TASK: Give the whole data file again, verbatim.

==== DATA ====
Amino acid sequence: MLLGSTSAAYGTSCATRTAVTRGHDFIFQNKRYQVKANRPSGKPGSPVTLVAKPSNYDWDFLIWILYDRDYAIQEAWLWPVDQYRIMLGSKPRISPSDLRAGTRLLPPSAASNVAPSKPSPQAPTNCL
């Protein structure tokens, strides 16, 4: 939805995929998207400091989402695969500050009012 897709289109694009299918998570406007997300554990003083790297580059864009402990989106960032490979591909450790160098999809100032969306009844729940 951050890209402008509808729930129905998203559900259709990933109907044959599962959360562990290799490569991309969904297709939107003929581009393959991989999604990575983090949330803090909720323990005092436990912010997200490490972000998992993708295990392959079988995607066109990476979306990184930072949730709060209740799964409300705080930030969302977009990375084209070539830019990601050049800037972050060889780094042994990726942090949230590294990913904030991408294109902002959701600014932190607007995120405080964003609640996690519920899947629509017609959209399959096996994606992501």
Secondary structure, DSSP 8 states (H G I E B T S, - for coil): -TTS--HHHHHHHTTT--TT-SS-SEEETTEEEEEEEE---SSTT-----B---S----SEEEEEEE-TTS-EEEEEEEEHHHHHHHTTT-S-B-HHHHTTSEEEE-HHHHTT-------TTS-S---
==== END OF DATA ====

Amino acid sequence: MLLGSTSAAYGTSCATRTAVTRGHDFIFQNKRYQVKANRPSGKPGSPVTLVAKPSNYDWDFLIWILYDRDYAIQEAWLWPVDQYRIMLGSKPRISPSDLRAGTRLLPPSAASNVAPSKPSPQAPTNCL
């Protein structure tokens, strides 16, 4: 939805995929998207400091989402695969500050009012 897709289109694009299918998570406007997300554990003083790297580059864009402990989106960032490979591909450790160098999809100032969306009844729940 951050890209402008509808729930129905998203559900259709990933109907044959599962959360562990290799490569991309969904297709939107003929581009393959991989999604990575983090949330803090909720323990005092436990912010997200490490972000998992993708295990392959079988995607066109990476979306990184930072949730709060209740799964409300705080930030969302977009990375084209070539830019990601050049800037972050060889780094042994990726942090949230590294990913904030991408294109902002959701600014932190607007995120405080964003609640996690519920899947629509017609959209399959096996994606992501």
Secondary structure, DSSP 8 states (H G I E B T S, - for coil): -TTS--HHHHHHHTTT--TT-SS-SEEETTEEEEEEEE---SSTT-----B---S----SEEEEEEE-TTS-EEEEEEEEHHHHHHHTTT-S-B-HHHHTTSEEEE-HHHHTT-------TTS-S---